<label class="hidden" for="s">Search Terms</label>
<input type="text" id="s">

title attribute

If a form field has a title attribute but no <label>, screen readers will treat the title as a label. This will also generate a tooltip on mouse hover, which could be either helpful or distracting.

<input id="s" type="text" title="Search Terms">


The aria-label attribute can also be used. Like aria-labelledby, aria-label overrides <label>.

<input id="s" type="text" aria-label="Search Terms">

Only one of these recommendations should be implemented. Using two or more together (e.g., a hidden <label> and a duplicate title attribute) can cause information to be repeated by a screen reader.


The placeholder attribute does not take the place of a <label>. One limitiation with placeholder is that it disappears once information has been entered into the field, making it more difficult for users to make corrections. Instead, we recommend the labeling strategies above.

Bad Example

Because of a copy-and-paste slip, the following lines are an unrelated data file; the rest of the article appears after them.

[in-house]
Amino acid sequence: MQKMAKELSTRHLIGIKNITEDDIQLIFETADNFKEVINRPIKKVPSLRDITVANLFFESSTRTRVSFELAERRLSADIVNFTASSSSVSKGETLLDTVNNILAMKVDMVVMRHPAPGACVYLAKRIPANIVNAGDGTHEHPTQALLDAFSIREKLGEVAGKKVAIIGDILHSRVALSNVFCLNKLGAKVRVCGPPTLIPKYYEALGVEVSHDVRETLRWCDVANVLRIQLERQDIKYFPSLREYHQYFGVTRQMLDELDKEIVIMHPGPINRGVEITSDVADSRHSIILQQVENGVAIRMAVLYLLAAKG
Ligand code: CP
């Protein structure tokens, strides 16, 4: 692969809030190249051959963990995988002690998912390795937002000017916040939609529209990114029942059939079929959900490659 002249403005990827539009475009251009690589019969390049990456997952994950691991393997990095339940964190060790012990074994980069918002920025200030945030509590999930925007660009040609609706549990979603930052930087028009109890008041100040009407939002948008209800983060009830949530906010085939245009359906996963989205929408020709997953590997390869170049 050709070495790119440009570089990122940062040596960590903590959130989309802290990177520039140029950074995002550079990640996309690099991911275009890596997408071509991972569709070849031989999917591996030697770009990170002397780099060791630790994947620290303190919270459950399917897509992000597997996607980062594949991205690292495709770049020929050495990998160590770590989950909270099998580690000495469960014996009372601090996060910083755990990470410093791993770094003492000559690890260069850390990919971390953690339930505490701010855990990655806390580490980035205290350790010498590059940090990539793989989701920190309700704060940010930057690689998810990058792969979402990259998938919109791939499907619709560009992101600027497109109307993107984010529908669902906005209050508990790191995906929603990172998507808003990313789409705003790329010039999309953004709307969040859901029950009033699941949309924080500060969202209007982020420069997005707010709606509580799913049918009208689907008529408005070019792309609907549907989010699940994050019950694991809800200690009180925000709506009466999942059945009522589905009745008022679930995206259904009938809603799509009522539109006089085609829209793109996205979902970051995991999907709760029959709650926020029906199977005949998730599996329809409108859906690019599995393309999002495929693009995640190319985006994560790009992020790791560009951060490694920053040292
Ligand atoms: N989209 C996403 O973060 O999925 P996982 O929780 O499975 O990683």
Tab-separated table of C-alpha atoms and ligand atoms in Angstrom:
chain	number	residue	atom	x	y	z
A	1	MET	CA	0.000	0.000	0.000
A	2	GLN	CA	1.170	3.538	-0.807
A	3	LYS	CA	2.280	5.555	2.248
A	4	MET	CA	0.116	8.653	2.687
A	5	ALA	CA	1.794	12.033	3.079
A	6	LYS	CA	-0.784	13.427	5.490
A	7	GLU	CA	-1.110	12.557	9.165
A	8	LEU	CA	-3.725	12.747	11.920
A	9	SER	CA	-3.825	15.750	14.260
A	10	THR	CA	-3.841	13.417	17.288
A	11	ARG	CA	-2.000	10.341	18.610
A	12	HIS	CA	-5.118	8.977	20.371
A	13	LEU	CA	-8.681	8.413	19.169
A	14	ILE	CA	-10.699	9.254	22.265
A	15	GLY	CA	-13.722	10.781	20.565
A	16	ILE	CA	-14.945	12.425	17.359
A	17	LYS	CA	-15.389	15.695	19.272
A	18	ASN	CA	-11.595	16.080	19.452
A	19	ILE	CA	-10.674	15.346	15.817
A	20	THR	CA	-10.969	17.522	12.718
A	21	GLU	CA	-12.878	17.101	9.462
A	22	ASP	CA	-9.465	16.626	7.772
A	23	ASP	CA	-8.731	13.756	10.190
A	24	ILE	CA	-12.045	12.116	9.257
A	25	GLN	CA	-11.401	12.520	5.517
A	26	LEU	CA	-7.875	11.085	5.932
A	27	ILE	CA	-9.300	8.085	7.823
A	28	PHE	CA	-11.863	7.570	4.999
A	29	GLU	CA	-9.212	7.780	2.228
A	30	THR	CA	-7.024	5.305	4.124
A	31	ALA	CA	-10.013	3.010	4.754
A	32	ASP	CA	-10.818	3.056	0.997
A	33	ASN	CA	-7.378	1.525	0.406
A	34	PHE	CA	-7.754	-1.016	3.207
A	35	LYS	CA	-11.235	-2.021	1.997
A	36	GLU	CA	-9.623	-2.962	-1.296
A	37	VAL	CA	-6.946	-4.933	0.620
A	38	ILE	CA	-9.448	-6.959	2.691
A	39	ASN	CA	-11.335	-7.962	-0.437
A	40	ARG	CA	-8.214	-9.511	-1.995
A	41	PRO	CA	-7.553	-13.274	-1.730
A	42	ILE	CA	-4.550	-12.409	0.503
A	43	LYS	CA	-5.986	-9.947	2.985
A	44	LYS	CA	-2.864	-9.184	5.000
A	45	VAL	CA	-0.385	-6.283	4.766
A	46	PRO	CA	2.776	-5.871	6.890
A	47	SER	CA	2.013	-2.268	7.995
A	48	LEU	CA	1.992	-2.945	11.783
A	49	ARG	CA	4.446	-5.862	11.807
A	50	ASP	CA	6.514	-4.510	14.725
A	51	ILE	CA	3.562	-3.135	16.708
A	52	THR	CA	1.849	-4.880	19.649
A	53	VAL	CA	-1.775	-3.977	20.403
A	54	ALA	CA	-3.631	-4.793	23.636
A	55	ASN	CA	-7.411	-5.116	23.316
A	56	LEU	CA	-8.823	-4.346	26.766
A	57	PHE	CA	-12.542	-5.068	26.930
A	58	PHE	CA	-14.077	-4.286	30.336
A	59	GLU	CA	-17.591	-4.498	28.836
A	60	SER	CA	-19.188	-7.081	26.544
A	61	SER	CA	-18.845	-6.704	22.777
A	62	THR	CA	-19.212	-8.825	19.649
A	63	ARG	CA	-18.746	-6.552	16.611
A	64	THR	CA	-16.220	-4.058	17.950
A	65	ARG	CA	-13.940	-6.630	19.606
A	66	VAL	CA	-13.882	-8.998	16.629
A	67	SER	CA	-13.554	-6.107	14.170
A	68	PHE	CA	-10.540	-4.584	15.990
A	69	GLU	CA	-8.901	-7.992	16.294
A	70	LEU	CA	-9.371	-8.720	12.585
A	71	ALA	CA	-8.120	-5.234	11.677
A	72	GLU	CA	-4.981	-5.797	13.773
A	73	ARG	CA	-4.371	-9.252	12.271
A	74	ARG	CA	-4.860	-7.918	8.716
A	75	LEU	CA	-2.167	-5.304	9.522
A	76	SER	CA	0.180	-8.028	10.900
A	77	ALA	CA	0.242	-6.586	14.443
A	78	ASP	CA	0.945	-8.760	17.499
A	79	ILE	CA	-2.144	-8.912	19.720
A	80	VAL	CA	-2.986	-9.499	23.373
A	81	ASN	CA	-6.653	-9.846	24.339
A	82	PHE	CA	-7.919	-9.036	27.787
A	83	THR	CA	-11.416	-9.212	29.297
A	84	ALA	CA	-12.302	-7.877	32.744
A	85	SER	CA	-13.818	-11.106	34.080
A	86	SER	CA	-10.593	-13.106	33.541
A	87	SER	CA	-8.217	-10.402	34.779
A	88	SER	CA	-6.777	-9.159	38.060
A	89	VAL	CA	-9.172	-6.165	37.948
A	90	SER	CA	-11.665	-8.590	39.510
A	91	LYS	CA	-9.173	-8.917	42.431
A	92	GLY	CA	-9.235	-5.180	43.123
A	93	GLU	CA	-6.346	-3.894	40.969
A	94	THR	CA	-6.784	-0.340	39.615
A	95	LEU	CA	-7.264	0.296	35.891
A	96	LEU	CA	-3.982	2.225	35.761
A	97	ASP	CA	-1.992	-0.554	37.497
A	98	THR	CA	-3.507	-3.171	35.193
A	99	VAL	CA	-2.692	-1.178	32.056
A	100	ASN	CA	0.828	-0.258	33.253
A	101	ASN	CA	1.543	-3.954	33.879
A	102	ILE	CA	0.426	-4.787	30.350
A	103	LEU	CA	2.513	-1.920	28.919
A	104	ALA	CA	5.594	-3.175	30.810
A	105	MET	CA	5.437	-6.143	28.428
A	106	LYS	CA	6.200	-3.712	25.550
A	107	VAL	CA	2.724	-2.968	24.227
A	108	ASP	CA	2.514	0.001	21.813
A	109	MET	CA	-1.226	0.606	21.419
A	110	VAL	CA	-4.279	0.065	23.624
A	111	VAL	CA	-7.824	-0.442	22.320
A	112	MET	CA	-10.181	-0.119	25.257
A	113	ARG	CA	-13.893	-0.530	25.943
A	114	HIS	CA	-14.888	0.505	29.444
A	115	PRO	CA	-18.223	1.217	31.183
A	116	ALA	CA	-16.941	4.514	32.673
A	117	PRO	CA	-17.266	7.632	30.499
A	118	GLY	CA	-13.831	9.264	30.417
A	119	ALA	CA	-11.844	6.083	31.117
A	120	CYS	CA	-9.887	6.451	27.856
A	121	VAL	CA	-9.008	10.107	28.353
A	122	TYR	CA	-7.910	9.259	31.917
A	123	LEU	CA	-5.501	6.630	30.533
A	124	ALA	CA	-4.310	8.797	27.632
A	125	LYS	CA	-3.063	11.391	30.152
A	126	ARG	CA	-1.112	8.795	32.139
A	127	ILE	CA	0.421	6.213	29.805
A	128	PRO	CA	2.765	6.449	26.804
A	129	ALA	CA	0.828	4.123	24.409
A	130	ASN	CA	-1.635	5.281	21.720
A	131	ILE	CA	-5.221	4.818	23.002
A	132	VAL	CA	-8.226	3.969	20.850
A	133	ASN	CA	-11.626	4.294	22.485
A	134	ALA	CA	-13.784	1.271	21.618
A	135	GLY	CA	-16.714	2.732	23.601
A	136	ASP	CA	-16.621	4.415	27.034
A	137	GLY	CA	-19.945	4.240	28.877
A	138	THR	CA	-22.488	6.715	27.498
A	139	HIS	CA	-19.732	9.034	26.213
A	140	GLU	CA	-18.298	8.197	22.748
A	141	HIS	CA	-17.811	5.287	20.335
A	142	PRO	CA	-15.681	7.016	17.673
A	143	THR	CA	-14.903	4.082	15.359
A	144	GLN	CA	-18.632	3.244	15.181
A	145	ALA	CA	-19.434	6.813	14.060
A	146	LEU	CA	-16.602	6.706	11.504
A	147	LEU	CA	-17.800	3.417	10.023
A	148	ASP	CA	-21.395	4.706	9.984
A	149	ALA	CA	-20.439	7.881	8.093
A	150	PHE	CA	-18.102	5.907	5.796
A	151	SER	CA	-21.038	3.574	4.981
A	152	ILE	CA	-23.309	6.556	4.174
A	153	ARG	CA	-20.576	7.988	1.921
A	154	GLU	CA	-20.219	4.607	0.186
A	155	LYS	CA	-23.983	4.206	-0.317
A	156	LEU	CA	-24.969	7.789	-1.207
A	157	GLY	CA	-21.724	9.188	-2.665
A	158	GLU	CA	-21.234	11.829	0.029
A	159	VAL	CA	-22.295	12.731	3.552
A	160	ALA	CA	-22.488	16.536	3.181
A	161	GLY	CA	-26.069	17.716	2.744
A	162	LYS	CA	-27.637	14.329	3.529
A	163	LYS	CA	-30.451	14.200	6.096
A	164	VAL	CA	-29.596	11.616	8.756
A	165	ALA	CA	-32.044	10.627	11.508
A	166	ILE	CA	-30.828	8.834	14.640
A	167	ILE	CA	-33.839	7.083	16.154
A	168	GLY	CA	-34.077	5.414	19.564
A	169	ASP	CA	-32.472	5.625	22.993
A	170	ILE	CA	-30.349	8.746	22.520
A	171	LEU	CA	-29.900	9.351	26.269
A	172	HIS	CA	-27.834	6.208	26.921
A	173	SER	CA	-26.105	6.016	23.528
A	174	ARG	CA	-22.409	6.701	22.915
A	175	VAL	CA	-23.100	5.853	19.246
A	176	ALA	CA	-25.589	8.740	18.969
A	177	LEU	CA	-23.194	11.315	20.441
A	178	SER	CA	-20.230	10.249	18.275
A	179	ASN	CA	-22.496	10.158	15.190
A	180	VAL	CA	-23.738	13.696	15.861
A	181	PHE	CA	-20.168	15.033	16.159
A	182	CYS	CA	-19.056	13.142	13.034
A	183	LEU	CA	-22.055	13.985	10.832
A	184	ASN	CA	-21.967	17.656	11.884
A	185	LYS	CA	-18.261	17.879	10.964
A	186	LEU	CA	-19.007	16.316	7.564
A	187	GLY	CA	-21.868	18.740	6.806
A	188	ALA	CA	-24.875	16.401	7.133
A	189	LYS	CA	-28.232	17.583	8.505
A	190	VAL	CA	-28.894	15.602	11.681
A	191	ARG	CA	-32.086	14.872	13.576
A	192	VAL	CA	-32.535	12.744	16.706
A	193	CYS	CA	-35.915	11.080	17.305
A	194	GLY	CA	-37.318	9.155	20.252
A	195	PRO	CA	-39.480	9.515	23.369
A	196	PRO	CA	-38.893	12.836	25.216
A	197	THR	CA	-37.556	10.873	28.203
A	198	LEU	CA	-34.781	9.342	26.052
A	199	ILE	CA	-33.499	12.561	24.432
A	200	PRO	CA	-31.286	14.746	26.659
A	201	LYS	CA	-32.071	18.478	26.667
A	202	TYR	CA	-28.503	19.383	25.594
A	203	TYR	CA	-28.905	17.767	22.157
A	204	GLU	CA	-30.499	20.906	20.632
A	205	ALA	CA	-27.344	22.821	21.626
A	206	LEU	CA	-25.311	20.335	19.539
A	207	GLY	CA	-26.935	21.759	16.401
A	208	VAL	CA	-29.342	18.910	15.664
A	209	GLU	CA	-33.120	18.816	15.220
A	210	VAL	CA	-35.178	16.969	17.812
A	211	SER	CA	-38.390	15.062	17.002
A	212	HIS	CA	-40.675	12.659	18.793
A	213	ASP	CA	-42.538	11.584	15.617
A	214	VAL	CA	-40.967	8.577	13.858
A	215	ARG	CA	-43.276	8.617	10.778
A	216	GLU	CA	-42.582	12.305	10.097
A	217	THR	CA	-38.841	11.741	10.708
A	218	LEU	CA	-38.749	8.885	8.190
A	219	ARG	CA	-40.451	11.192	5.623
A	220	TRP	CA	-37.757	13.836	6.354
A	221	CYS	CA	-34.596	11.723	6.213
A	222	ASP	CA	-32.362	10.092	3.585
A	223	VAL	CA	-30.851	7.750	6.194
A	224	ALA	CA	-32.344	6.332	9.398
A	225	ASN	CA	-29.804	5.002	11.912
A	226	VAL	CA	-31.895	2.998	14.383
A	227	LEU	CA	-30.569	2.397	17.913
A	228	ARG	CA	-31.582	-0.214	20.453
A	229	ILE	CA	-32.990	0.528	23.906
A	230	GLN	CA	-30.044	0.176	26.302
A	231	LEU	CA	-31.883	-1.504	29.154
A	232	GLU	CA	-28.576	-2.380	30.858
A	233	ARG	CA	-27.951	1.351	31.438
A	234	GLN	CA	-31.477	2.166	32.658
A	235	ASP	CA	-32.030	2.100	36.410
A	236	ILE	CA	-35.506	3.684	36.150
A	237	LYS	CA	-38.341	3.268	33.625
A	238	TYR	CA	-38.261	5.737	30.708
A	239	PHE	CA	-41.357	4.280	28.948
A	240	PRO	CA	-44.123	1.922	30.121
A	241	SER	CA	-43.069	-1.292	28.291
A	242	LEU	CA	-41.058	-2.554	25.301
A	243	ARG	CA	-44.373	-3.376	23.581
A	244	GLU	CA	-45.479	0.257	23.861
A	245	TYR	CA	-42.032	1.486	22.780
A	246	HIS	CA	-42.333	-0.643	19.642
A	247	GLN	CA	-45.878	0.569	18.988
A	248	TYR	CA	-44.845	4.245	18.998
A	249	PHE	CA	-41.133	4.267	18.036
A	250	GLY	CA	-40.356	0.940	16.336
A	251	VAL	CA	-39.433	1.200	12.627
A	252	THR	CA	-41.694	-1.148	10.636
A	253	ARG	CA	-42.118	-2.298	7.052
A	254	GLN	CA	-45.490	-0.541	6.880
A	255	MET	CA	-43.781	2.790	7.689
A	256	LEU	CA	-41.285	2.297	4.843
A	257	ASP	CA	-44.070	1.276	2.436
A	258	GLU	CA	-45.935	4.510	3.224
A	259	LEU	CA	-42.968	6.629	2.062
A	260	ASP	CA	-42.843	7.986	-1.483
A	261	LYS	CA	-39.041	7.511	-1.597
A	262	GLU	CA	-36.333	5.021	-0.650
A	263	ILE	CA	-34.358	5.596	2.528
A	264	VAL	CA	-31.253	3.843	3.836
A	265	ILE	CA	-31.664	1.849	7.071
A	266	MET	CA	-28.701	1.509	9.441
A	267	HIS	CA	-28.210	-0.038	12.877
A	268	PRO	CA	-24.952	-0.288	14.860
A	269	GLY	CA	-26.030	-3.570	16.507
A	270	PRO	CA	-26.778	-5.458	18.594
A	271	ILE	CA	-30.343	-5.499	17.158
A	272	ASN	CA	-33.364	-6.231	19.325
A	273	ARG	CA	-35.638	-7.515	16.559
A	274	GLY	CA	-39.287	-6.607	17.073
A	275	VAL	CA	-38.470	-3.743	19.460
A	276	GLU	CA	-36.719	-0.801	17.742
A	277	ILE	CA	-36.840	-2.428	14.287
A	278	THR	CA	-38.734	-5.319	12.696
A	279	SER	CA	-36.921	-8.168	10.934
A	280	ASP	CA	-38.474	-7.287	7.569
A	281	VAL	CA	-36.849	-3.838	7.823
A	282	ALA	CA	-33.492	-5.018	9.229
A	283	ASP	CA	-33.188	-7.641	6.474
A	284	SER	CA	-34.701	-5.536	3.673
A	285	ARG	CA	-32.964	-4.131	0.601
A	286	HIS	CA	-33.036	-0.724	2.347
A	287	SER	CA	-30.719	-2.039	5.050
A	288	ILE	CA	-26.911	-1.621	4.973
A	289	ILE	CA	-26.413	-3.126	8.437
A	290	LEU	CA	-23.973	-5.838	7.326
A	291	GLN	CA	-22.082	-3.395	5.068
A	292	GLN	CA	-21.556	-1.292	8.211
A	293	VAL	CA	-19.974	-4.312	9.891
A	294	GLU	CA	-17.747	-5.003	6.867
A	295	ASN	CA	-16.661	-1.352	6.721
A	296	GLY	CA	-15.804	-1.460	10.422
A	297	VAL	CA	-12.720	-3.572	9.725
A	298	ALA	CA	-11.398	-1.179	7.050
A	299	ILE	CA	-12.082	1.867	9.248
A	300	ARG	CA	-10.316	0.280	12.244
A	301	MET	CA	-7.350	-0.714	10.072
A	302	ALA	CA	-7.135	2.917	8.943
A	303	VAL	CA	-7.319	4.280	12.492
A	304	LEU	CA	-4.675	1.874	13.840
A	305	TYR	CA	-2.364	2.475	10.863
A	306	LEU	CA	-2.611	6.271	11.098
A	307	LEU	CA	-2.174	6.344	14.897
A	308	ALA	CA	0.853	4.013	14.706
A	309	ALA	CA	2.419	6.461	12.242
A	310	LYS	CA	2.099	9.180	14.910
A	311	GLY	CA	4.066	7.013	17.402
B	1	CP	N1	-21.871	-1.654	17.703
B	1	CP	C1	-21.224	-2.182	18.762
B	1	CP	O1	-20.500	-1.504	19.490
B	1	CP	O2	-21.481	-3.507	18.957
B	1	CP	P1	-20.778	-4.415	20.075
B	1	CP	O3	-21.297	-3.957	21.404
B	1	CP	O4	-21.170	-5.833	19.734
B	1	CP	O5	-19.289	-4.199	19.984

Relies on placeholder.

Your Name:
<input type="text" name="last" placeholder="Last">
<input type="text" name="first" placeholder="First">
<input type="text" name="middle" placeholder="Middle">

Good Example

Replaces placeholder with <label>, and adds autocomplete, which was absent in the bad example.

Your Name:
  Last <input type="text" name="last" autocomplete="family-name">
  First <input type="text" name="first" autocomplete="given-name">
  Middle <input type="text" name="middle" autocomplete="additional-name">


  • Use <label> wherever possible. It has universal browser and screen reader support, and mouse users can click the label to focus its form control.
  • Use aria-labelledby to overcome the 1:1 limitations of <label>.
  • Use aria-describedby (in addition to a label) to associate descriptive text to the form control.
  • Use a hidden <label>, or a title or aria-label attribute when a visible text label is not needed.
  • Placeholder text (e.g., <input type="text" placeholder="Search WebAIM">) is not a substitute for a label.